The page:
Monday, August 31, 2015

That is SO last week

That infamous Ashley Madison data became searchable last week.  Spouses, friends, and employers can now search the data to see if they know anyone who registered with the site.  This development caused some to wonder if an employer should check.  Heather Bussing, Jonathan Segal, and two other employment attorneys we know well all recommended that employers not look.  On the other hand, the military has looked at the site in the past, and has the potential to court-martial service members who used the site to commit violations of military regulations.
Meanwhile, one anonymous user has filed suit in Los Angeles last week, and two other suits are already active in Canada.  
  • Target Corporation will pay $2.8 million to applicants who took pre-employment psychological testing that the EEOC believes unlawfully screened out minority and female candidates.
  • The EEOC filed suit against an equipment rental company for age discrimination when the company’s owner allegedly stated he wanted “younger and peppier” employees.
  • A Steak ‘n Shake employee sued the restaurant for race and disability discrimination last week after allegedly suffering from verbal abuse.
  • Eric B. Meyer gave 112,500 reasons not to force an employee to stay home until 100% healed.
  • Josh Bersin covered the new killer app for HR that delivers employee feedback.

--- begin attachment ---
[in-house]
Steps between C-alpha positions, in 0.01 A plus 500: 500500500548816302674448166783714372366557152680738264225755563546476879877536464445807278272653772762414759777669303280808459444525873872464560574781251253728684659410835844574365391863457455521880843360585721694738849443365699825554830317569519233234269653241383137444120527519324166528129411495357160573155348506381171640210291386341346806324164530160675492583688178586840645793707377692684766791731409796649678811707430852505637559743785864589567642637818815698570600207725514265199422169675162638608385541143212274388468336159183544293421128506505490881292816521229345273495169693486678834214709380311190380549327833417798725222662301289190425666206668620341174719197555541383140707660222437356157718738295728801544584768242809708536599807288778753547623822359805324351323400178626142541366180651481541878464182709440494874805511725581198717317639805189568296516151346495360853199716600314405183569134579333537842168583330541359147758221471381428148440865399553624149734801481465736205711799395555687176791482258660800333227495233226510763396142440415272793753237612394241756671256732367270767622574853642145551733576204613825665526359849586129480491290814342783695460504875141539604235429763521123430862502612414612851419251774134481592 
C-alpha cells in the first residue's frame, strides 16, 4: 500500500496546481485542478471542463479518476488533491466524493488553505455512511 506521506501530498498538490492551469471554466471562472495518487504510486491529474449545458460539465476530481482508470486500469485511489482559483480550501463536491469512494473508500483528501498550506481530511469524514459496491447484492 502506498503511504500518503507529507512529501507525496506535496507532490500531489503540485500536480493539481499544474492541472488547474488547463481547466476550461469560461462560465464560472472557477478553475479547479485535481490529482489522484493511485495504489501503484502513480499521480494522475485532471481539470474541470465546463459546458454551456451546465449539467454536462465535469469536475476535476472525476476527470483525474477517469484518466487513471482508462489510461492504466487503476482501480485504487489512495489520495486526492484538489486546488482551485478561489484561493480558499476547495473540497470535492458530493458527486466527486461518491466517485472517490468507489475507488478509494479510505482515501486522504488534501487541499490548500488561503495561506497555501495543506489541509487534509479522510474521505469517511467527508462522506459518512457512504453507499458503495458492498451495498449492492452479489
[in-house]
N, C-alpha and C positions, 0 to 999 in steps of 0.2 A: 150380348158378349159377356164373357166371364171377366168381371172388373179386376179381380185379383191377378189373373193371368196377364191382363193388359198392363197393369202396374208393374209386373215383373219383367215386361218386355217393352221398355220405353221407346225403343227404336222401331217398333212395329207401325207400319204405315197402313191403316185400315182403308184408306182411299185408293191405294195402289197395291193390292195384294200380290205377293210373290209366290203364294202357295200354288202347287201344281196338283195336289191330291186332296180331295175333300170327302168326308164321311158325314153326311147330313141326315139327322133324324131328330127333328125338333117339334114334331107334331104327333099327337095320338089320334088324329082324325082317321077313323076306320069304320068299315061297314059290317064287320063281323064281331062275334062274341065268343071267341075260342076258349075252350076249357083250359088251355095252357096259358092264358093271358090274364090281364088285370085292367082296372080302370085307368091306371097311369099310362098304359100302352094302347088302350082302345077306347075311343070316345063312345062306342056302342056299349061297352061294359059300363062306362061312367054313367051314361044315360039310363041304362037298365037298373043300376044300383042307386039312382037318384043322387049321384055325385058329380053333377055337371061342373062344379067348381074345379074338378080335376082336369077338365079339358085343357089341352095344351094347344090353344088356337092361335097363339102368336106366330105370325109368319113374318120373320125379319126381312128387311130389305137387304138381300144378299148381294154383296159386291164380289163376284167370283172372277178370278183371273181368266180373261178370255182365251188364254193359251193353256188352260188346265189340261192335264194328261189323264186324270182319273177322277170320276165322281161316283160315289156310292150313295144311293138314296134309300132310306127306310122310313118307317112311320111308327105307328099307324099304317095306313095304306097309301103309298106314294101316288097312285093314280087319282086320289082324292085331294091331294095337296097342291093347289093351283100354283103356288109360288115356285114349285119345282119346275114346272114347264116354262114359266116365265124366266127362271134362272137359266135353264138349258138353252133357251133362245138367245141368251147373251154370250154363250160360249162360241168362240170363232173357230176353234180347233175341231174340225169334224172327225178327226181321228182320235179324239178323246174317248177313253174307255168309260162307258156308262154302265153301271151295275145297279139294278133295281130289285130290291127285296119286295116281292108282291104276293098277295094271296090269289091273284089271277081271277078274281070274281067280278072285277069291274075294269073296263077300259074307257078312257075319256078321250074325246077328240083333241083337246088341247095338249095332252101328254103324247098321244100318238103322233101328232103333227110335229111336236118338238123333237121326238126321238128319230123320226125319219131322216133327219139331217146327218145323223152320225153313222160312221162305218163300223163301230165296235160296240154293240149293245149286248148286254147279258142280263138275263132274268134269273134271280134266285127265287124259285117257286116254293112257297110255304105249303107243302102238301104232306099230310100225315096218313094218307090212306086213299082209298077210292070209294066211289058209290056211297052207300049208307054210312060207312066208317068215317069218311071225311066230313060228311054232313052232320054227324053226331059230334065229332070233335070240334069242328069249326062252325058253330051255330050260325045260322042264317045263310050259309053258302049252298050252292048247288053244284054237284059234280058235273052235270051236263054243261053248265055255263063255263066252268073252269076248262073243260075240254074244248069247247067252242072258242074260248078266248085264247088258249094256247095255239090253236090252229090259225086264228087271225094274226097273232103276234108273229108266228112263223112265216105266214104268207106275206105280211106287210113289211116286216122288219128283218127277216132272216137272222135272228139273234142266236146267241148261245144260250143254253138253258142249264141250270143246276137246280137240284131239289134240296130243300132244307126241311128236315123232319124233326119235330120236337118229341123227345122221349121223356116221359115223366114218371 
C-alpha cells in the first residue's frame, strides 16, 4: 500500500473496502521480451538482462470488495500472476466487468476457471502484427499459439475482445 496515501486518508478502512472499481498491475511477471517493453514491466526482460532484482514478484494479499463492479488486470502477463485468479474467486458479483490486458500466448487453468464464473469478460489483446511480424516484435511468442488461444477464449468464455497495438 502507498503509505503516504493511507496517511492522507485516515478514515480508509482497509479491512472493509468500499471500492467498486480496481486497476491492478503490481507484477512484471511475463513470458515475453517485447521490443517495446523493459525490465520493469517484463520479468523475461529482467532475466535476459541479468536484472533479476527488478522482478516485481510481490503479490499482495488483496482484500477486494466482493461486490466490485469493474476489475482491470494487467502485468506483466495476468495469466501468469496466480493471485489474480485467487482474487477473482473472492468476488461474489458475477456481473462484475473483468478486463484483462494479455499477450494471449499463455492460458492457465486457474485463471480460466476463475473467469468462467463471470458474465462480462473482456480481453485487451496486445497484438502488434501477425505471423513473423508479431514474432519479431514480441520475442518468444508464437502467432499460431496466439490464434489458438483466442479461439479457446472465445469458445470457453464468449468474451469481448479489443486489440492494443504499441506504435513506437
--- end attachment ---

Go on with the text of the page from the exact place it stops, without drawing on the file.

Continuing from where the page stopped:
• Apple and Boeing will team up with the U.S. Department of Defense on a new wearable initiative to monitor users’ vital signs.
  • The D.C. Court of Appeals ruled that the Federal Trade Commission may prosecute companies that have sloppy cybersecurity.
  • Meghan Biro looked to revamp the status quo by looking at four trends in HR technology.
Wage and Hour
  • The Eighth Circuit Court of Appeals overturned a $24 million damage award in a donning and doffing case.
  • Inside Counsel discussed how the new proposed FLSA regulations are a concern for management while Casey Sipe provided some first steps in handling them.
  • Corporate Counsel asked if employers are feeling lucky with unpaid interns.
In other (really important) developments
Franchisors around the country cringed when news of the NLRB decision in Browning-Ferris was announced, strongly suggesting that the franchisor-franchisee relationship might be a joint employer relationship.
Posted by Kate Bischoff  
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